Charles Ives: Trio
Ernest Bloch: Three Nocturnes
Aaron Copland: Vitebsk Study on a Jewish Theme
Henry Cowell: Trio, Four Combinations of Three Instruments
Dal Segno DSPRCD057
All of the composers represented on this CD have reputations for producing surprising works, and there are certainly a few surprises here. The composers you might expect to be the most radical – Ives and Cowell – turn in the most listenable scores, while among the more traditional names, Copland in particular indulges in some uncharacteristically caustic Modernism.
Don't be put off though, because every work is fascinating, and the other composers grab the attention just as well, and without recourse to unfriendly harmonies. A late work by Amy Beach opens the programme. There is a feeling of French Impressionism here, but she always keeps her feet on the ground with rigorous Brahmsian thematicism. One of her favourite textures is a solo string line with wispy obbligato from the piano right hand. It's all very attractive, and there is some real dramatic substance too.
The early Piano Trio by Charles Ives anticipates many of the musical ideas for which he later became famous. Disjunction, especially between the instruments, is the order of the day, and however progressive his textures become, they are always underpinned with a wry humour. The second movement is entitled TSIAJ, an acronym for This Scherzo Is A Joke. The movement is a classic Ives montage, with all sorts of borrowed tunes and melodic ideas overlaid and brought into collision.
The Bloch Three Nocturnes, as the name suggests, is a more staid affair. Each of the three has a very particular atmosphere, dreamy but with clear harmonic identity. Each comes in at between two and three minutes, which is really a bit short for this sort of music, and Bloch's minimalist successors would have no qualms about stretching each out to at least an hour.
'Vitebsk' by Copland is apparently a study on a Jewish Theme. Judging by the angularity of its harmonies and voice leading, he is intent on exaggerating the exotic dimension of his material. But while the ethnography may be suspect, the music hits the mark, and Copland cleverly employs the distinctive motivic identity of his theme to create propulsion and identity.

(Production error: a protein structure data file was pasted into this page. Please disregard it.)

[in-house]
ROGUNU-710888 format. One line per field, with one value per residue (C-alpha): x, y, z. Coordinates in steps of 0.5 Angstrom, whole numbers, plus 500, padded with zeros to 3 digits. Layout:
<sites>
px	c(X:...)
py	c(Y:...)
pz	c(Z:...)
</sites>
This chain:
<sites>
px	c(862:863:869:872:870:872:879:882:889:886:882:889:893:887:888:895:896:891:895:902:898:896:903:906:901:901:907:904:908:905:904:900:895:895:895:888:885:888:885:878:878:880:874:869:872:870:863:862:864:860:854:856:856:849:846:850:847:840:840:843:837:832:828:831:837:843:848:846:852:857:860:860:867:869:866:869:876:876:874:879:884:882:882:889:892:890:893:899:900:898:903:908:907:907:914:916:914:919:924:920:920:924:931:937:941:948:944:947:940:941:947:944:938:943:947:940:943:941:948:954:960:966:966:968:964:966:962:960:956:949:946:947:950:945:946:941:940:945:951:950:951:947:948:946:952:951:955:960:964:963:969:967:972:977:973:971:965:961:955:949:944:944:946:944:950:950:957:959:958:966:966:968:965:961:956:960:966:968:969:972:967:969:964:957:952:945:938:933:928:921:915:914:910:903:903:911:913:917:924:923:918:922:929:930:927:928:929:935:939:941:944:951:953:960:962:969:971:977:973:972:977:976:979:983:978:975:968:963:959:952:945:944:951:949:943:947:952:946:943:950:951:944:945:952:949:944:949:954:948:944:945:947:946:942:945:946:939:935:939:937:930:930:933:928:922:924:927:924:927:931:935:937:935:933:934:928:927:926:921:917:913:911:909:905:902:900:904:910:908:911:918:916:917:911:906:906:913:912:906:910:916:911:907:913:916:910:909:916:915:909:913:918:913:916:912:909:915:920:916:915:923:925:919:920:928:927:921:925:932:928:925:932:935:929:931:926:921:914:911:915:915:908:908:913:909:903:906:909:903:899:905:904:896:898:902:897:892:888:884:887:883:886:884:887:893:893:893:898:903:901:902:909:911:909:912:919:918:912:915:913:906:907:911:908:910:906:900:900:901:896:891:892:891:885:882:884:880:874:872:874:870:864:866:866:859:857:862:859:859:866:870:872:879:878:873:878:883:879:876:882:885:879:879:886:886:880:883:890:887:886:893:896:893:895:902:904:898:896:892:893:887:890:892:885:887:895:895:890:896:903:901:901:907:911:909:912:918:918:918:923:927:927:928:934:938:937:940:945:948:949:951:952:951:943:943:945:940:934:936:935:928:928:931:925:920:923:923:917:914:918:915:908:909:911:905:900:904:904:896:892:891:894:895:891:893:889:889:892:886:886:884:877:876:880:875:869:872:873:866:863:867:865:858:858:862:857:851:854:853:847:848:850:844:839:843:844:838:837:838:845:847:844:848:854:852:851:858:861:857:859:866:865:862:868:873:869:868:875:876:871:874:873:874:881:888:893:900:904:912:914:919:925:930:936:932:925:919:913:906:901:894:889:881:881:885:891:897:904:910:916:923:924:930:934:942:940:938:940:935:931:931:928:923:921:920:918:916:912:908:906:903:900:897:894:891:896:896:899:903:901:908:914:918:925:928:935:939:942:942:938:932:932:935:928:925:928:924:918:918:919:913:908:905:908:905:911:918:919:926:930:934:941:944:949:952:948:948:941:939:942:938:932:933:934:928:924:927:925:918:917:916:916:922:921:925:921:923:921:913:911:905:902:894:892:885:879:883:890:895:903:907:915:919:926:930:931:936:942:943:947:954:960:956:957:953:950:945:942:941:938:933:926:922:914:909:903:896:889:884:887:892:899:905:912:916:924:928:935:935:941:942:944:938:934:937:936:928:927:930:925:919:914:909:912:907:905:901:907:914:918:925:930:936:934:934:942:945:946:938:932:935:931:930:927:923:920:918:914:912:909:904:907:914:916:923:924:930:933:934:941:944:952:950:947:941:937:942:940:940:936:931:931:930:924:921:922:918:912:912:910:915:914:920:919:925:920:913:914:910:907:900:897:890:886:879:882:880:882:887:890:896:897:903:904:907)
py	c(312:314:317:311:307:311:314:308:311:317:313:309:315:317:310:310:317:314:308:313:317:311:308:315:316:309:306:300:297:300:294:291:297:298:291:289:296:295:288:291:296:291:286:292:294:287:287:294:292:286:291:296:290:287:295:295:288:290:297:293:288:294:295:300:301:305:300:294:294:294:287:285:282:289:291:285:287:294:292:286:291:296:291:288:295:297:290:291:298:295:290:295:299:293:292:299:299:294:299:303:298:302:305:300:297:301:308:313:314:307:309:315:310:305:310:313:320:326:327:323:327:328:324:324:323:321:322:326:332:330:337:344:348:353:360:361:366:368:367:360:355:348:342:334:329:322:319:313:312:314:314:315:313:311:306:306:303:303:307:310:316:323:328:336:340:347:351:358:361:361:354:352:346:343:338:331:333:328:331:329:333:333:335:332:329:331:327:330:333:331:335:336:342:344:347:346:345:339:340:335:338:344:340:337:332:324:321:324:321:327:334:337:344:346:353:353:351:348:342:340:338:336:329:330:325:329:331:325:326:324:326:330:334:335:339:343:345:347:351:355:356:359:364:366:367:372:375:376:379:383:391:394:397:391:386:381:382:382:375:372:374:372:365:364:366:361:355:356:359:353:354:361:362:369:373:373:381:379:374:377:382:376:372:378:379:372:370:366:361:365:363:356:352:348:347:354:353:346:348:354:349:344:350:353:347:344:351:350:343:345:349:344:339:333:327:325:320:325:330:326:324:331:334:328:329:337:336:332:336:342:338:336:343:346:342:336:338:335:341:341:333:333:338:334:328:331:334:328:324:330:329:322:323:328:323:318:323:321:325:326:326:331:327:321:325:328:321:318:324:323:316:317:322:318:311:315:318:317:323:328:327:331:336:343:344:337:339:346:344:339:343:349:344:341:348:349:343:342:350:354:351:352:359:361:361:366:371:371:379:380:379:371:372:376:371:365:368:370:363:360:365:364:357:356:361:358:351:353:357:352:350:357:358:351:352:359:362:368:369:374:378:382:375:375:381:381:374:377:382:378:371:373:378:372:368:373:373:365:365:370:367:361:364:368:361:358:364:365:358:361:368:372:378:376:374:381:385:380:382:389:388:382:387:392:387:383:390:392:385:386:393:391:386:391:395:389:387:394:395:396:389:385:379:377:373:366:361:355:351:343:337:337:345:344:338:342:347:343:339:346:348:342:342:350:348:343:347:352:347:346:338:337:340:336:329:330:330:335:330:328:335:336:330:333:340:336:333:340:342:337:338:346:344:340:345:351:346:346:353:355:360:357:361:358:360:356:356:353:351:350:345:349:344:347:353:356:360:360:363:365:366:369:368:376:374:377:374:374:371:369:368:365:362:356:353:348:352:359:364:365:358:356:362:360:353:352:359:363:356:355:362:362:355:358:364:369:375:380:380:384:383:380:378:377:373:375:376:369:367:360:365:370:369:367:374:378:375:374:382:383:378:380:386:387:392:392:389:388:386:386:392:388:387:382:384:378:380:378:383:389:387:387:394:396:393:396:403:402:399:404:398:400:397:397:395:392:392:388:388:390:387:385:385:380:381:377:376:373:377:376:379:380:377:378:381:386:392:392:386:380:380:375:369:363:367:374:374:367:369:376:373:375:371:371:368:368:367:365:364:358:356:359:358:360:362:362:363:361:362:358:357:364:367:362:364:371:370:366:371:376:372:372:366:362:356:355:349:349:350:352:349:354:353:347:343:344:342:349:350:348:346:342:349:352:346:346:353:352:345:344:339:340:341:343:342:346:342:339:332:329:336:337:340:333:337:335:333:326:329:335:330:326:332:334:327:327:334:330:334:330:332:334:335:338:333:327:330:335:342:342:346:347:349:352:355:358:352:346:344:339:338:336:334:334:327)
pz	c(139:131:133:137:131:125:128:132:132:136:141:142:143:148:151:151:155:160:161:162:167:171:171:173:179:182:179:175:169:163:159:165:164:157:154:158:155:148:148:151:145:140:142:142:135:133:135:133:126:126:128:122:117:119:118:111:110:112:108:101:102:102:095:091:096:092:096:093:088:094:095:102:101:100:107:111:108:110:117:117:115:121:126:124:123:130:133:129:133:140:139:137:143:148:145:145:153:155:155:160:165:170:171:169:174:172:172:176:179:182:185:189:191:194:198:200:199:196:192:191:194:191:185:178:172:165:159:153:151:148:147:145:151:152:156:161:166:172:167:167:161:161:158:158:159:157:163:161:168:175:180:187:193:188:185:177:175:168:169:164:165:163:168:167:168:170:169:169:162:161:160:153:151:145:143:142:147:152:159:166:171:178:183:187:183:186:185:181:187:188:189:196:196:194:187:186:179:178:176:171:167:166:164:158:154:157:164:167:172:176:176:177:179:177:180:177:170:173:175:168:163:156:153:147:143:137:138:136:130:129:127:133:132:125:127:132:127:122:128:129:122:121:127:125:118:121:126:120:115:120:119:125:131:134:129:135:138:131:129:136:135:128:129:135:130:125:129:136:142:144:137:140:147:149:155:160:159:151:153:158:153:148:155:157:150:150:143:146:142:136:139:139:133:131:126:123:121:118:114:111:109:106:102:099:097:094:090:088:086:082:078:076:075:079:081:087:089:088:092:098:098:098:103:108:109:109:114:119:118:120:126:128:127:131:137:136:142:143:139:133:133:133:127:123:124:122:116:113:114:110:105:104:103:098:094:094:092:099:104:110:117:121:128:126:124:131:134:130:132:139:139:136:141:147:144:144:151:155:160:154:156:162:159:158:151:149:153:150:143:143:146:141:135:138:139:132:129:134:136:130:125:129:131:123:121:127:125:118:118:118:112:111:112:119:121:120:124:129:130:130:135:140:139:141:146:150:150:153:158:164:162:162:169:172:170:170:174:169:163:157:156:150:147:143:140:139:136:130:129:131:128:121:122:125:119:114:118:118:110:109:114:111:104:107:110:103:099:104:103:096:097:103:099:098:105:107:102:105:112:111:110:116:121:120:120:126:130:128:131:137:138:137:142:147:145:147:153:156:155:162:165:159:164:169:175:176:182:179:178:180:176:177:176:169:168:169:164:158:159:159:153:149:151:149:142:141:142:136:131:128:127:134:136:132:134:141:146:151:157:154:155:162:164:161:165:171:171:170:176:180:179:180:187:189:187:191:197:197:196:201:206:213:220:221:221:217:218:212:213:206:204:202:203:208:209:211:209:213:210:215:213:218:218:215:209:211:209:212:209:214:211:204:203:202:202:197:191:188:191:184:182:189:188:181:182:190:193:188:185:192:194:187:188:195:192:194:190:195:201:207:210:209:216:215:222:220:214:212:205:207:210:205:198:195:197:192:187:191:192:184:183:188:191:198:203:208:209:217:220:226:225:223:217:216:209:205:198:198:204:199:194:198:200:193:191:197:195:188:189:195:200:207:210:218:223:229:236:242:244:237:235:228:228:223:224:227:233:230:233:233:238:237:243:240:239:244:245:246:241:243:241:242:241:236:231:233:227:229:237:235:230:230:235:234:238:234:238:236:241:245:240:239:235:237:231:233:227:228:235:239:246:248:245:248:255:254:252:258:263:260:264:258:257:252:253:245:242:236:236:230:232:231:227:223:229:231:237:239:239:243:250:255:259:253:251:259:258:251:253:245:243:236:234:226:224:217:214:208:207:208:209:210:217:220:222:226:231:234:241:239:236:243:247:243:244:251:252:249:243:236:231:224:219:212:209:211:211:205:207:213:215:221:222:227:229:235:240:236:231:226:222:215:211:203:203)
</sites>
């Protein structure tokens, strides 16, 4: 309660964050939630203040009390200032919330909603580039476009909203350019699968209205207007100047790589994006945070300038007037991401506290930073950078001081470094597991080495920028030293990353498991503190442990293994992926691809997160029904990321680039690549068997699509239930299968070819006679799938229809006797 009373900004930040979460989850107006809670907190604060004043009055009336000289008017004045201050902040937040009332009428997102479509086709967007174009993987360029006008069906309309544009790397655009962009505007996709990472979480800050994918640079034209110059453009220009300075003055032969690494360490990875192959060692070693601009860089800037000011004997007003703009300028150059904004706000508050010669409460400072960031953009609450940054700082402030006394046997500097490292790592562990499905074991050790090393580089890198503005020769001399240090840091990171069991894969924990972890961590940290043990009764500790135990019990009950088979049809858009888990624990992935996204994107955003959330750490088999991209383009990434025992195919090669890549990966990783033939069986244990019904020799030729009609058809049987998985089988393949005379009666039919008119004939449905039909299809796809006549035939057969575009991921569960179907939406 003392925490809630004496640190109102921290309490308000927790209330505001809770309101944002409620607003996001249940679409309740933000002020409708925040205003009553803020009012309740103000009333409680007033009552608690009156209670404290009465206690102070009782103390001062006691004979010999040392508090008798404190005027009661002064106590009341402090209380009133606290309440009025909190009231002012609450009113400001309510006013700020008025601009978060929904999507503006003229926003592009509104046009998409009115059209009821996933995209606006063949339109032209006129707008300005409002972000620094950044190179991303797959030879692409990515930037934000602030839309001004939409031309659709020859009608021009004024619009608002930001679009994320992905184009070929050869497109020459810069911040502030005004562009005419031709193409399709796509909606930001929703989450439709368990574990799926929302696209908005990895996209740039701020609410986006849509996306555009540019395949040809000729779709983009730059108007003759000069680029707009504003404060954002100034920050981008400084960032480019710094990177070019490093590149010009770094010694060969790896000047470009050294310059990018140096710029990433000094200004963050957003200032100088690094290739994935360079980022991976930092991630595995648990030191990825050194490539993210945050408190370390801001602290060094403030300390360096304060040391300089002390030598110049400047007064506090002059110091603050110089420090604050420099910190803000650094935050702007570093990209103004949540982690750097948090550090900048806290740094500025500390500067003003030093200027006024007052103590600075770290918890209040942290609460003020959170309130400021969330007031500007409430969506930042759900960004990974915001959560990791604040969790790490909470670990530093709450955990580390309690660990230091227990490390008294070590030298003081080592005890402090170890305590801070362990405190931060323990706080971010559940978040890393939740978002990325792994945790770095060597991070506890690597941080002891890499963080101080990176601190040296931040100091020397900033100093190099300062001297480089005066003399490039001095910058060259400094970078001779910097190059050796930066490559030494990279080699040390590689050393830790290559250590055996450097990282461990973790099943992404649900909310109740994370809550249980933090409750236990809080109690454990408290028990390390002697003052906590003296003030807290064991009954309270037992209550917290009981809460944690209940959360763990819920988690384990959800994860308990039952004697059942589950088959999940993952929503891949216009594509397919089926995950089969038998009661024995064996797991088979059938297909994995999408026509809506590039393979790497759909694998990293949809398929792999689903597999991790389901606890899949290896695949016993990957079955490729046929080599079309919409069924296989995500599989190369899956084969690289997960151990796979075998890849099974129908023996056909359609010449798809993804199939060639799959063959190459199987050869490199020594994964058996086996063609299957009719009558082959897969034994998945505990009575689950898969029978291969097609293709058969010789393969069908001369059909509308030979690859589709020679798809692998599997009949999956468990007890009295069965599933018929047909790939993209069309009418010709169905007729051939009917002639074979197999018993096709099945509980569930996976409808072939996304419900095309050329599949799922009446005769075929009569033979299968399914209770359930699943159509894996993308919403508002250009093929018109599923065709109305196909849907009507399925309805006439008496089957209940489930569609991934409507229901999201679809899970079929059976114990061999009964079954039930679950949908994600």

The Henry Cowell 'Trio, Four Combinations of Three Instruments' is the real surprise on the disc. Stylistically, it is easily the most conservative of the works. It is easy going and melodic, often playing out as just one line doubled between the instruments or simple two part textures. But if you listen closely, you can hear some distinctive Cowell traits. In the second movement, for example, the piano plays almost throughout in clusters, but the clusters are carefully chosen and played so quietly that they sound like extended diatonic chords. An experimental work, then, but one that is also calculated not to offend.
The performances are good, if not outstanding. The intonation between the violin and cello is an occasional problem. The recording was made in 1992, and while the sound is acceptable, the recording shows its age. I'd have liked more piano in the mix, not that it is ever obscured, but it is sometimes deprived of the chance to lead the ensemble.
This is a fascinating disc, and the gaps it is likely to plug in your CD collection are the sort of gaps you didn't know you had. The packaging is on the perfunctory side, and at the risk of sounding hopelessly pedantic, the liner notes could do with a friendlier font. But I'd recommend it to the curious, and especially to players in adventurous piano trios on the lookout for new repertoire. Many of these works deserve a much wider audience.